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UNGRADED

VOLUME VII

NOVEMBER, 1921

NUMBER 2

Intered as second-olase matter at the Post Office, Albany, N. Y., March 7, 1991

Signed artioles are not to be understood as expressing the views of the editors

or publishers

SURVEY OF NATIONALITY OF CHILDREN IN

UNGRADED CLASSES

EXTRACT FROM ANNUAL REPORT (1920-21) OF Miss ELIZABETH

FARRELL, INSPECTOR OF UNGRADED CLASSES The Department of Ungraded Classes undertook this spring an investigation of the nationality and race of the children in angraded classes.

The fact that large numbers of foreign-born parents are seen annually at the clinics, and the knowledge that many ungraded class pupils are foreign born, led us to make this study. Current interest in progressive legislation for limiting immigration makes the results unusually interesting.

In January 1921 a questionnaire was sent to all teachers of ungraded classes asking for information as to the nationality and race of the children in their classes. The following headings were used:

Birthplace Nationality Nationality Name of child of Child of Father of Mother

Data for 4771 children was received. The well known weakness of the questionnaire method, with its high percentage of error, must be taken into consideration in studying the results. The data is classified in the table below:

Nationality
Nationality

Birthplace
of Father
of Mother

of Child Italy.

1627
1584

242 Russia.

859
836

143 U. S.

83
918

4097 Germany.

264
214

8 Austria.

241
244

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Ireland..
Negro.

U. S. 70
Foreign

14
Unascert. 12
Hungary.
Poland.
England.
Roumania.
Bohemia.
Sweden.
Sicily..
France.
Scotland.
Spain.
Greece..
Norway.
American West Indies..
British West Indies....
Australia. . .
Austro-Hungary.
Holland. ..
Finland.
Porto Rico.
Denmark.
Lithuania.
Belgium.
Canada.
Egypt.
Switzerland.
Syria.
Turkey.
Brazil.
Cuba.
Czecho-Slovakia.
Haiti. ..
Newfoundland.
South America.
Virgin Islands.
Unascertained.

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Total.
Total American born, .

(Incl. possessions) Total foreign born....

4771

916
(19.1%)

3657
(76.6%)

4771

996
(20.8%)

3565
(74.7%)

4771
4199
(88%)

500 (10.48%)

Presented graphically the figures may be summarized as follows:

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Points of interest in these figures are as follows: 1. 88% of the children in ungraded classes were born in this

country. 2. 75% of their parents are foreign born. 3. Italy furnishes 34% of parents, Russia 18%, Germany 6%,

Austria 5% and Ireland 5%. All the other foreign coun

tries represented furnish only 9% of the total. 4. The figures for the father and for the mother are nearly the

same; the largest difference being that there are 81 more

American-born mothers than fathers. 5. The number of negroes is understated, many having been

listed as “American." 6.

The unascertained, include those not ascertained, those of mixed parentage stated ambiguously, and those deceased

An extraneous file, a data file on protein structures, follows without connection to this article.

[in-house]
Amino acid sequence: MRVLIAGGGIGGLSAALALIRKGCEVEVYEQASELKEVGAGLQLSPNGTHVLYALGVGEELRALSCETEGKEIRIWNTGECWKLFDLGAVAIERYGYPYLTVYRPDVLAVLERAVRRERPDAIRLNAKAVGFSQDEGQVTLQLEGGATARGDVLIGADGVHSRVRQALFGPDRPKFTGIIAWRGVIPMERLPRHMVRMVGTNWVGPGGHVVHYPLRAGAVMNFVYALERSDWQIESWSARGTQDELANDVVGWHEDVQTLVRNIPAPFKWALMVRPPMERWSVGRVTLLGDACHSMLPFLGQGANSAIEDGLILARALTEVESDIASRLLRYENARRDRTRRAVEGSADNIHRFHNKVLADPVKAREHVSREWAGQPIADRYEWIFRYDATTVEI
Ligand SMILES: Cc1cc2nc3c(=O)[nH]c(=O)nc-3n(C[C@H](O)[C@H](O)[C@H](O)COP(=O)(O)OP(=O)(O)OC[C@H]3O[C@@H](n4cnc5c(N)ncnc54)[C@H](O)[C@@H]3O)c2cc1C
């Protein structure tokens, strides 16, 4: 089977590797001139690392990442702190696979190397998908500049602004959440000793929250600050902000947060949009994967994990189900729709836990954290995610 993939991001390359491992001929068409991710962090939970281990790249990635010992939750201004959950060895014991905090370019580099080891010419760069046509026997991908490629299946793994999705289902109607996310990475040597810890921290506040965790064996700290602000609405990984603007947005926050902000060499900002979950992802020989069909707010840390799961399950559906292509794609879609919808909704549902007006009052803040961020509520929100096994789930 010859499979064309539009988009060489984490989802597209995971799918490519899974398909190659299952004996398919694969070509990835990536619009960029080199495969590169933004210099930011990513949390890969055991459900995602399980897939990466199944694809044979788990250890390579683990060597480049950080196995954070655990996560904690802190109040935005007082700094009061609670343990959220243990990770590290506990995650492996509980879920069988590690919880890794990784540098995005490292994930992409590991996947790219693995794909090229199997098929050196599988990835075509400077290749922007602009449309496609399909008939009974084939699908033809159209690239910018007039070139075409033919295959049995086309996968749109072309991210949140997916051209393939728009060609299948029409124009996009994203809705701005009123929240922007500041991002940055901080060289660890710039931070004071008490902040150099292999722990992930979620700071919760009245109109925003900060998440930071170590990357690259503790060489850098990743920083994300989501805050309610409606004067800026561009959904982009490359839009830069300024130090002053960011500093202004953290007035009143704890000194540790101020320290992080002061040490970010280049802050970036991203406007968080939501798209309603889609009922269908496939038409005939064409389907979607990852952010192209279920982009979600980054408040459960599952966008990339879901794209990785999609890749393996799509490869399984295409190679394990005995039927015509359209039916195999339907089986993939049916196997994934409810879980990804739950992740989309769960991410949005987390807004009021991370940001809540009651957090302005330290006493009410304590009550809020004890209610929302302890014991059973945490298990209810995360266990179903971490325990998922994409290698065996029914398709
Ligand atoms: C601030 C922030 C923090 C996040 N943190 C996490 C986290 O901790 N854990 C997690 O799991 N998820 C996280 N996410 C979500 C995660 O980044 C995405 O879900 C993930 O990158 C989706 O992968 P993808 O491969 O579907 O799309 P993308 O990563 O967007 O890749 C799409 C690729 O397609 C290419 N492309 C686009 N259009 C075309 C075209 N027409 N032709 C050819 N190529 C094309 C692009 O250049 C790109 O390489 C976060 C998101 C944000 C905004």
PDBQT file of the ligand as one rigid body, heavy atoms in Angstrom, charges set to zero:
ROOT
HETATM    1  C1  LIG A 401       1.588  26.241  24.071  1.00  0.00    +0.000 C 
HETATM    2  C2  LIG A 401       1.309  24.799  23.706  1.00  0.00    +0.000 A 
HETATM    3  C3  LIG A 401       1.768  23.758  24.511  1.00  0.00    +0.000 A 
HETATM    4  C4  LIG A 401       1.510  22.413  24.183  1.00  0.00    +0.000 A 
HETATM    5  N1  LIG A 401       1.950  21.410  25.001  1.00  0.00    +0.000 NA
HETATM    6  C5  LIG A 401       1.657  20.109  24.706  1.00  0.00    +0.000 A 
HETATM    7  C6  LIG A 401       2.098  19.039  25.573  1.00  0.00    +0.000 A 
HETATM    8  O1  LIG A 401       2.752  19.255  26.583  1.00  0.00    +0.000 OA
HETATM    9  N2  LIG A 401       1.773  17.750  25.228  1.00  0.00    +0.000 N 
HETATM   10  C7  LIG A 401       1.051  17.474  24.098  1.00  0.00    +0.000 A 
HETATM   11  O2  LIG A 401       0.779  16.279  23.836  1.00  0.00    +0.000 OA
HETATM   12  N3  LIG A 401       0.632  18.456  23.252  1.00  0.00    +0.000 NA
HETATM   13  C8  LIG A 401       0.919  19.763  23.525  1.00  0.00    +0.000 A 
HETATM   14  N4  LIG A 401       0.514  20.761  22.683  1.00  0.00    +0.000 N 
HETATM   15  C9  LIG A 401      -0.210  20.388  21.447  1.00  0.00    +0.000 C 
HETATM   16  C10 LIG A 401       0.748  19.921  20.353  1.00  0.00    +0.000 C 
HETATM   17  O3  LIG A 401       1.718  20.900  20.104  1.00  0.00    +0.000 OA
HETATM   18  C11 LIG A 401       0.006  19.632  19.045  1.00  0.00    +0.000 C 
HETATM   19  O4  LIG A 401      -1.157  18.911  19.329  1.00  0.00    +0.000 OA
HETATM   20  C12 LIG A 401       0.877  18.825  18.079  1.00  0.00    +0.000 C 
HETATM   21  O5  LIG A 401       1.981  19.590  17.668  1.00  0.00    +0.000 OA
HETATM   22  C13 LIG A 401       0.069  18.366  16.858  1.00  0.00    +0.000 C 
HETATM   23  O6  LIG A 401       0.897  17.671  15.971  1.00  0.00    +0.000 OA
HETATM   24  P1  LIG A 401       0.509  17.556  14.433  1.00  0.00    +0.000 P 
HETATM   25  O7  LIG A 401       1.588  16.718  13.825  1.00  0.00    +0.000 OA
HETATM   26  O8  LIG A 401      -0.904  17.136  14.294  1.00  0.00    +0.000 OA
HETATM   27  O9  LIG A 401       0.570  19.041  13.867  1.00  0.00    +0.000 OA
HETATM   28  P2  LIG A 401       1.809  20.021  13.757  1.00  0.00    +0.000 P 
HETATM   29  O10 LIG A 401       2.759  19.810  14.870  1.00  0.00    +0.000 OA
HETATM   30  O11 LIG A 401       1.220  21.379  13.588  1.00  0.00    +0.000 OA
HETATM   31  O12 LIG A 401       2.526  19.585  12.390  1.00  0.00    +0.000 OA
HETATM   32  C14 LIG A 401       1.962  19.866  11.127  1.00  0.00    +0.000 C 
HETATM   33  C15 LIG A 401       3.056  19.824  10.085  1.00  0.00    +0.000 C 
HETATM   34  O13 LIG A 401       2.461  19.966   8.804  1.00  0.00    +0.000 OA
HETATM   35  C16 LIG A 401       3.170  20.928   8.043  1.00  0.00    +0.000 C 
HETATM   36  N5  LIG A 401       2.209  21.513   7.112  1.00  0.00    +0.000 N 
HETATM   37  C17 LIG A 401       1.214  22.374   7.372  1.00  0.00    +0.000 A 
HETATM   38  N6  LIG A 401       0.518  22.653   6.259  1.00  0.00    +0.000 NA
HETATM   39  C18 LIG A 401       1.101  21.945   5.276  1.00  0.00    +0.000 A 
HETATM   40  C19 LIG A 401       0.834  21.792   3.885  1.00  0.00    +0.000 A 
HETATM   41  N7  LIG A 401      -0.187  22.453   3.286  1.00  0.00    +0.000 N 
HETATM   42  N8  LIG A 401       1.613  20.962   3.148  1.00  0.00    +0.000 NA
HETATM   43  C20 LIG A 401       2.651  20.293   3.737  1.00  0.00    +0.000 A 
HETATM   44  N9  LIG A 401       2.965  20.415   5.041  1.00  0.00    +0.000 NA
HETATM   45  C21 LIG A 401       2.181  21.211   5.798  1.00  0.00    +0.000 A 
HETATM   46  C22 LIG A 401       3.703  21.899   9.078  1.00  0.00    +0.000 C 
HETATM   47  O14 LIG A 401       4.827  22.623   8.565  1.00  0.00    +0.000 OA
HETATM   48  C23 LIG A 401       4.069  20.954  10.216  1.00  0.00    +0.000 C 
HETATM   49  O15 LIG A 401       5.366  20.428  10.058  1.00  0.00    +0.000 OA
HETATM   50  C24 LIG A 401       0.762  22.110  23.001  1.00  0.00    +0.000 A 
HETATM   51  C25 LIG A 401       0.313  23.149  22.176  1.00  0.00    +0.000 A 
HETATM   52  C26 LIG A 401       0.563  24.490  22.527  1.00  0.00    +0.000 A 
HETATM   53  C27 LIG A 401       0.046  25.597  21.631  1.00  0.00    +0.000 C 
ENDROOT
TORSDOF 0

(when not classified). 7. The nationalities are unevenly distributed throughout the

five boroughs, the foreign parents, especially Italian, Russian and Austrian, being found in disproportionately large numbers in Manhattan. They are also found in Brooklyn in large numbers, less frequently in the Bronx, almost not at all in Queens and Richmond. The American and German parents are fairly evenly distributed over the five boroughs in proportion to general population.

8.

The group is selected. The more troublesome mental
defectives and those who attend crowded schools are more
frequently reported for examination than others. Hence,
the children in ungraded classes form a somewhat selected
group.
A rough comparison may be made between the expected
frequency and the actual frequency of the foreign parent
of the mentally defective child.

9.

The 1920 Census gives the number of foreigners of each nationality in the city. These figures include, of course, all foreigners of a given nationality, i. e., men, women and children.

Our figures give father only, and probably show only about one-fourth of the number there would be, if all mentally defective children in the city were cared for in ungraded classes.

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The sign plus or minus after each nation in column 2 shows the relation to the general distribution of races as determined by the Census. Plus indicates that a given nation is represented more frequently by fathers of mental defectives than would be expected from the numbers of that nation present in the city. Minus indicates that a given nation is represented less frequently by fathers of mental defectives than among the population at large.

The comparison is especially interesting on account of the recent legislation allowing immigration on the basis of percentage of foreigners already in this country.

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